The organization continued to prosper after Ruth’s retirement, but it could not ignore how the climate for students around the world was changing. More and more U.S. students completed at least part of their studies abroad, and the number of international students increased at U.S. universities. Modern society demanded a more global outlook for its graduates. In 2009, with a two-thirds majority, the chapters of Psi Chi voted to modify the Constitution and become an international organization. It was a bold move, but one that was facilitated by the increased ease of world-wide communication as well as the push within psychology to develop a more global outlook.
The transition was not without problems. Academic cultures are different in different parts of the world. And not all Board members were enthusiastic about the new direction. Drs. John Davis (Psi Chi President 2006–07) and Virginia Andreoli Mathie (Executive Director, 2004–08) were particularly important players in the efforts to work through the differences and achieve a change in the Constitution. Dr. Davis initiated a task force to study the implications of an international direction for Psi Chi, and established a formal relationship between Psi Chi and the APA Committee on International Relations (CIRP). In his four presidential columns in Eye on Psi Chi, he wrote about the importance of becoming more international. His efforts were rewarded with the final vote in 2009.
With its new international status settled, Psi Chi began to explore other initiatives. A Research Advisory Committee (RAC) was created to “advance the science of psychology,” a major goal of the organization. The RAC advises Psi Chi on new research projects and initiatives, initiates possible partnerships, and keeps abreast of emerging research and methodology, all designed to benefit the Society and its membership. Consistent with its international mission, and with increased sensitivity to the changing social climate, Psi Chi issued a robust statement on diversity and inclusion, reaffirming its commitment to recognize and value people of every background imaginable, including race, ethnicity, gender identity, sexual orientation, religion, and social class.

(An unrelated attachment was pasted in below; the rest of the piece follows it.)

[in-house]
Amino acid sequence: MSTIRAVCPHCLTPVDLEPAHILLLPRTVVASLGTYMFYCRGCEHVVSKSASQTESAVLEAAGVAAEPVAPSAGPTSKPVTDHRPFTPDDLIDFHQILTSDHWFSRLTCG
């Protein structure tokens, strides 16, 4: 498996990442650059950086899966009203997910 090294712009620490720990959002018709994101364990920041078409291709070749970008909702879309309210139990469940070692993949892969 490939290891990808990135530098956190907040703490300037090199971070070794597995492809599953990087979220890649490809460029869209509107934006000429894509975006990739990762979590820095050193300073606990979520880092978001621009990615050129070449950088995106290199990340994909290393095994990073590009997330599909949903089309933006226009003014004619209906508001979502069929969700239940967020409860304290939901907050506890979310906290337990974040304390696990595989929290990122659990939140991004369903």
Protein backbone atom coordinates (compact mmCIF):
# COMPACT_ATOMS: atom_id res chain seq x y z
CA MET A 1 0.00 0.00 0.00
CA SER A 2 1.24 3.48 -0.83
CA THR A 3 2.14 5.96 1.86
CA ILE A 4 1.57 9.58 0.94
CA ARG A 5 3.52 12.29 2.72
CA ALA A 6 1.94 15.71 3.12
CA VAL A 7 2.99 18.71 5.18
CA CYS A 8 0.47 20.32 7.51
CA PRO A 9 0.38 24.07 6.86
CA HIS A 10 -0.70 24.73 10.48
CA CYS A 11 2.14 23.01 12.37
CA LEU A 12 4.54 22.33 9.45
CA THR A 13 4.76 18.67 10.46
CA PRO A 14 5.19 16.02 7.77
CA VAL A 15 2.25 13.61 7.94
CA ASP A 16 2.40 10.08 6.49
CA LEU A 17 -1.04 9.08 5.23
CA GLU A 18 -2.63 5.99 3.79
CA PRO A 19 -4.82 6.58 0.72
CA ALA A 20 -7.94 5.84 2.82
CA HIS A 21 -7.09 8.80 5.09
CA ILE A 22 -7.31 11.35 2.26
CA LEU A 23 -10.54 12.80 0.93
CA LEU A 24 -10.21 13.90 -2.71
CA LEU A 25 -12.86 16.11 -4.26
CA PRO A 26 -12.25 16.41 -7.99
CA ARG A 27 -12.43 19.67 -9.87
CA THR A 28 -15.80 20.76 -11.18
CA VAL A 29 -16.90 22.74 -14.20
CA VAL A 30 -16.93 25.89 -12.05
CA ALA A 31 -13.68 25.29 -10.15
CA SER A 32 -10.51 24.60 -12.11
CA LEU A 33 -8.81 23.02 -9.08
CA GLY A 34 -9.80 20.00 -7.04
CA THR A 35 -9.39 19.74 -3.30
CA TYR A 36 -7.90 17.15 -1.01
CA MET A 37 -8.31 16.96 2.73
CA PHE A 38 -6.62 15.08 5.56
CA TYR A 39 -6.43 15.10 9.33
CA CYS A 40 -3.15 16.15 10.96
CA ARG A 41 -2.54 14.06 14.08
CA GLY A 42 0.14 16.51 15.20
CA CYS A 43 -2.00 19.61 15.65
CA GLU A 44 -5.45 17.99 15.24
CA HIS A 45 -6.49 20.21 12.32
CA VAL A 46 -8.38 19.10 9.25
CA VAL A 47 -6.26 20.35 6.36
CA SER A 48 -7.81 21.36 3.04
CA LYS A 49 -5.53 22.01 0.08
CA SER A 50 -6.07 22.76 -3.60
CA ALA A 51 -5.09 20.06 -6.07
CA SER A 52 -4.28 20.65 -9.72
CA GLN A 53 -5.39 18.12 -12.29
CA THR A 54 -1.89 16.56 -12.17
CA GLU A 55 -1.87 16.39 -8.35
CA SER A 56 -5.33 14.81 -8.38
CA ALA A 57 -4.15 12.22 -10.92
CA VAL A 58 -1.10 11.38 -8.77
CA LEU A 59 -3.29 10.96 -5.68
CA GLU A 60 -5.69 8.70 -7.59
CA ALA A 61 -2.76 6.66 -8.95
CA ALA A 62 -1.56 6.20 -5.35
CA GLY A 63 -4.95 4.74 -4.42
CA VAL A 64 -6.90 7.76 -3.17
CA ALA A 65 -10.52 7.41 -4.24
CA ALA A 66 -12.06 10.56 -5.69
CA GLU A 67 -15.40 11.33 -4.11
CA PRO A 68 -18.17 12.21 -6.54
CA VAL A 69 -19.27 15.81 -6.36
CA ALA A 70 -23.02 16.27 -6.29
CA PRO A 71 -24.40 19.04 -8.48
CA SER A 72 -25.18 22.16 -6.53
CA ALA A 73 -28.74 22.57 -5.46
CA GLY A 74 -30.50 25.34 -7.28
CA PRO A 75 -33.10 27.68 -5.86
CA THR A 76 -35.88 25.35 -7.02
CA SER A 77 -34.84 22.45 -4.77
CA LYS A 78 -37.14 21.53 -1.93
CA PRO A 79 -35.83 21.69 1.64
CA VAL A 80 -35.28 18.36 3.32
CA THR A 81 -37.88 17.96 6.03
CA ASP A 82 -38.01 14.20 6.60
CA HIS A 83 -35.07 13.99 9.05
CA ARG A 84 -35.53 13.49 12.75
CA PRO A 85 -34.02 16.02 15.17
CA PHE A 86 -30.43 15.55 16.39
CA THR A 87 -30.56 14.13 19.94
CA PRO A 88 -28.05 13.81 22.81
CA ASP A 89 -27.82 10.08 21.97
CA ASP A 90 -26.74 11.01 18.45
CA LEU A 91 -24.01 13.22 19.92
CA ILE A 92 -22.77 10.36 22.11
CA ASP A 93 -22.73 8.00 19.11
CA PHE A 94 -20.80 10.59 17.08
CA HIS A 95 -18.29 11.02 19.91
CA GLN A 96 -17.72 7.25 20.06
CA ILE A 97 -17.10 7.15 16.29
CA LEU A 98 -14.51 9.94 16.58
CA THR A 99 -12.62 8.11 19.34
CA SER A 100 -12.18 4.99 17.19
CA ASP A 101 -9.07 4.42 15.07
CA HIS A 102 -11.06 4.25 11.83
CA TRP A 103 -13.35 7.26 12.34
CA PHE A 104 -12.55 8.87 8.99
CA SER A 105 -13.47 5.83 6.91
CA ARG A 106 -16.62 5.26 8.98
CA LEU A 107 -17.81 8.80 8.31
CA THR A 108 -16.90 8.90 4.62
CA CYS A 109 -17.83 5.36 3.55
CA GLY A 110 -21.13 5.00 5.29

In 2017–18, Board President Dr. R. Eric Landrum devoted his presidential year to establishing a “help helped me” initiative in an effort to create a safe place where people who need help feel encouraged and free to ask for it. His goal was taken up by local chapters which inaugurated projects ranging from natural disaster assistance to helping victims of cancer. Also in 2017, the Society broadened its student research opportunities with the creation of the Network for International Collaboration Exchange (NICE), a potent resource for cross-cultural research.
Today, Psi Chi has more than 1,130 active chapters, 17 of them in 11 non-U.S. countries. Psi Chi Executive Director Martha S. Zlokovich travels to international conventions to advertise the activities and goals of Psi Chi. Job openings on the Psi Chi Career Center were viewed more than 700,000 times in the past fiscal year. Almost $400,000 in awards, grants, and scholarships were dispersed in 2017–18. Annual citations from the Psi Chi Journal continue to grow steadily, attesting to its vitality and increasing impact. After 90 years, the Society has changed in a multitude of ways—more international, more diverse, with many more opportunities. But it has always maintained its focus on students. And it has never been stronger.
John D. Hogan, PhD, is Professor of Psychology at St. John’s University, NY. A past moderator of his local Psi Chi chapter and past Eastern Regional Vice-President, he was the keynote speaker at Yale University (CT) for three events celebrating the 70th, 75th, and 80th anniversaries of the founding of Psi Chi. He received his doctorate from Ohio State University in developmental psychology. Recently, his work has focused on the history of psychology and international psychology. From 2006–18, he was the history and obituary editor for American PsychologistTwenty-Four Stories From Psychology (SAGE Publications).
Copyright 2019 (Vol. 24, Iss. 1) Psi Chi, the International Honor Society in Psychology